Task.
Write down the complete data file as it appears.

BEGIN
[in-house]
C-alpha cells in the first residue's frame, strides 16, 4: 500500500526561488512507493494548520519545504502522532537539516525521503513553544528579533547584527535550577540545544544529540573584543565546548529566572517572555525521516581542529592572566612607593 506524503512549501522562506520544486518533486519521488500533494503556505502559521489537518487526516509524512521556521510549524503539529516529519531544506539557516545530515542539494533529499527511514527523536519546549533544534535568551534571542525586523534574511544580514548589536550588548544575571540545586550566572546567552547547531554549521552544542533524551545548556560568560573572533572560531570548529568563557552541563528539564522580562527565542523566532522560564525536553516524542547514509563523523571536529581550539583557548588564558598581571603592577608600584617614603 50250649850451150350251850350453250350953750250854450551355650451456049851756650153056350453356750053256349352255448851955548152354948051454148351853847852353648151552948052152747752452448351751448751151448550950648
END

[in-house]
C-alpha cells in the first residue's frame, strides 16, 4: 500500500526561488512507493494548520519545504502522532537539516525521503513553544528579533547584527535550577540545544544529540573584543565546548529566572517572555525521516581542529592572566612607593 506524503512549501522562506520544486518533486519521488500533494503556505502559521489537518487526516509524512521556521510549524503539529516529519531544506539557516545530515542539494533529499527511514527523536519546549533544534535568551534571542525586523534574511544580514548589536550588548544575571540545586550566572546567552547547531554549521552544542533524551545548556560568560573572533572560531570548529568563557552541563528539564522580562527565542523566532522560564525536553516524542547514509563523523571536529581550539583557548588564558598581571603592577608600584617614603 50250649850451150350251850350453250350953750250854450551355650451456049851756650153056350453356750053256349352255448851955548152354948051454148351853847852353648151552948052152747752452448351751448751151448550950648